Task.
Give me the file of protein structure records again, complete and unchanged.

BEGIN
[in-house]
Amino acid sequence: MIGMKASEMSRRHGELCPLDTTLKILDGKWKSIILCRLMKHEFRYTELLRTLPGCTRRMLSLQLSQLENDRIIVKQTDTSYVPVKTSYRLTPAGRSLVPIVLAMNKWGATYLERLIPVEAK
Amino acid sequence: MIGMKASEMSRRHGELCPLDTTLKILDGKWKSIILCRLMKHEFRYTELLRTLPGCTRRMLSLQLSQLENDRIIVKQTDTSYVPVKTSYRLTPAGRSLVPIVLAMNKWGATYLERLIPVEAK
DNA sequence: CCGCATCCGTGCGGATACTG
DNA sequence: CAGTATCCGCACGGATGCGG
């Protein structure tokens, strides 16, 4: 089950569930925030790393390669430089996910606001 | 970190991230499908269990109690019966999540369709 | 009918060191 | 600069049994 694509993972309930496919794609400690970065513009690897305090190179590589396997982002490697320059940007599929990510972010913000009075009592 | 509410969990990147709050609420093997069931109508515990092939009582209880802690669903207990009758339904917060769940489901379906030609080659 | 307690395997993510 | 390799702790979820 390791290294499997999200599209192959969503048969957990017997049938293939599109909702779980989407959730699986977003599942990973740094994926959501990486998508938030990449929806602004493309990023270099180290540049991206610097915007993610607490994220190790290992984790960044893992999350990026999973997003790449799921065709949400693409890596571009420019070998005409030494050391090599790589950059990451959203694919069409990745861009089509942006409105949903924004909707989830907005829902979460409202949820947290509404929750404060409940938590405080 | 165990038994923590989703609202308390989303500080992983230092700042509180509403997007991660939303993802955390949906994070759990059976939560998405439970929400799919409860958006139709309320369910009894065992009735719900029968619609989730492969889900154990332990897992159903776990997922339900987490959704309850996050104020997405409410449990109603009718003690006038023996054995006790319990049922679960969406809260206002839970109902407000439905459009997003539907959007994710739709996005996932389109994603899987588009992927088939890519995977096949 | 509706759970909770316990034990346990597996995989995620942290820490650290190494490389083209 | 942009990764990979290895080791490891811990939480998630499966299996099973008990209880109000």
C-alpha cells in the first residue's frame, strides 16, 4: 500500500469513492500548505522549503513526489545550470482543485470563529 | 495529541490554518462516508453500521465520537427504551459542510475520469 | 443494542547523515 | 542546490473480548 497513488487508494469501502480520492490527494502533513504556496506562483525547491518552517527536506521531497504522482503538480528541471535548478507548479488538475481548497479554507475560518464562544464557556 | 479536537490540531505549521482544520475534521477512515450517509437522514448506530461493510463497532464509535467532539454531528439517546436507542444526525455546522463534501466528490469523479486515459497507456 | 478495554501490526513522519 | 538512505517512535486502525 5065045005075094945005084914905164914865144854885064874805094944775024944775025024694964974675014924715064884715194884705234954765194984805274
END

[in-house]
Amino acid sequence: MIGMKASEMSRRHGELCPLDTTLKILDGKWKSIILCRLMKHEFRYTELLRTLPGCTRRMLSLQLSQLENDRIIVKQTDTSYVPVKTSYRLTPAGRSLVPIVLAMNKWGATYLERLIPVEAK
Amino acid sequence: MIGMKASEMSRRHGELCPLDTTLKILDGKWKSIILCRLMKHEFRYTELLRTLPGCTRRMLSLQLSQLENDRIIVKQTDTSYVPVKTSYRLTPAGRSLVPIVLAMNKWGATYLERLIPVEAK
DNA sequence: CCGCATCCGTGCGGATACTG
DNA sequence: CAGTATCCGCACGGATGCGG
């Protein structure tokens, strides 16, 4: 089950569930925030790393390669430089996910606001 | 970190991230499908269990109690019966999540369709 | 009918060191 | 600069049994 694509993972309930496919794609400690970065513009690897305090190179590589396997982002490697320059940007599929990510972010913000009075009592 | 509410969990990147709050609420093997069931109508515990092939009582209880802690669903207990009758339904917060769940489901379906030609080659 | 307690395997993510 | 390799702790979820 390791290294499997999200599209192959969503048969957990017997049938293939599109909702779980989407959730699986977003599942990973740094994926959501990486998508938030990449929806602004493309990023270099180290540049991206610097915007993610607490994220190790290992984790960044893992999350990026999973997003790449799921065709949400693409890596571009420019070998005409030494050391090599790589950059990451959203694919069409990745861009089509942006409105949903924004909707989830907005829902979460409202949820947290509404929750404060409940938590405080 | 165990038994923590989703609202308390989303500080992983230092700042509180509403997007991660939303993802955390949906994070759990059976939560998405439970929400799919409860958006139709309320369910009894065992009735719900029968619609989730492969889900154990332990897992159903776990997922339900987490959704309850996050104020997405409410449990109603009718003690006038023996054995006790319990049922679960969406809260206002839970109902407000439905459009997003539907959007994710739709996005996932389109994603899987588009992927088939890519995977096949 | 509706759970909770316990034990346990597996995989995620942290820490650290190494490389083209 | 942009990764990979290895080791490891811990939480998630499966299996099973008990209880109000």
C-alpha cells in the first residue's frame, strides 16, 4: 500500500469513492500548505522549503513526489545550470482543485470563529 | 495529541490554518462516508453500521465520537427504551459542510475520469 | 443494542547523515 | 542546490473480548 497513488487508494469501502480520492490527494502533513504556496506562483525547491518552517527536506521531497504522482503538480528541471535548478507548479488538475481548497479554507475560518464562544464557556 | 479536537490540531505549521482544520475534521477512515450517509437522514448506530461493510463497532464509535467532539454531528439517546436507542444526525455546522463534501466528490469523479486515459497507456 | 478495554501490526513522519 | 538512505517512535486502525 5065045005075094945005084914905164914865144854885064874805094944775024944775025024694964974675014924715064884715194884705234954765194984805274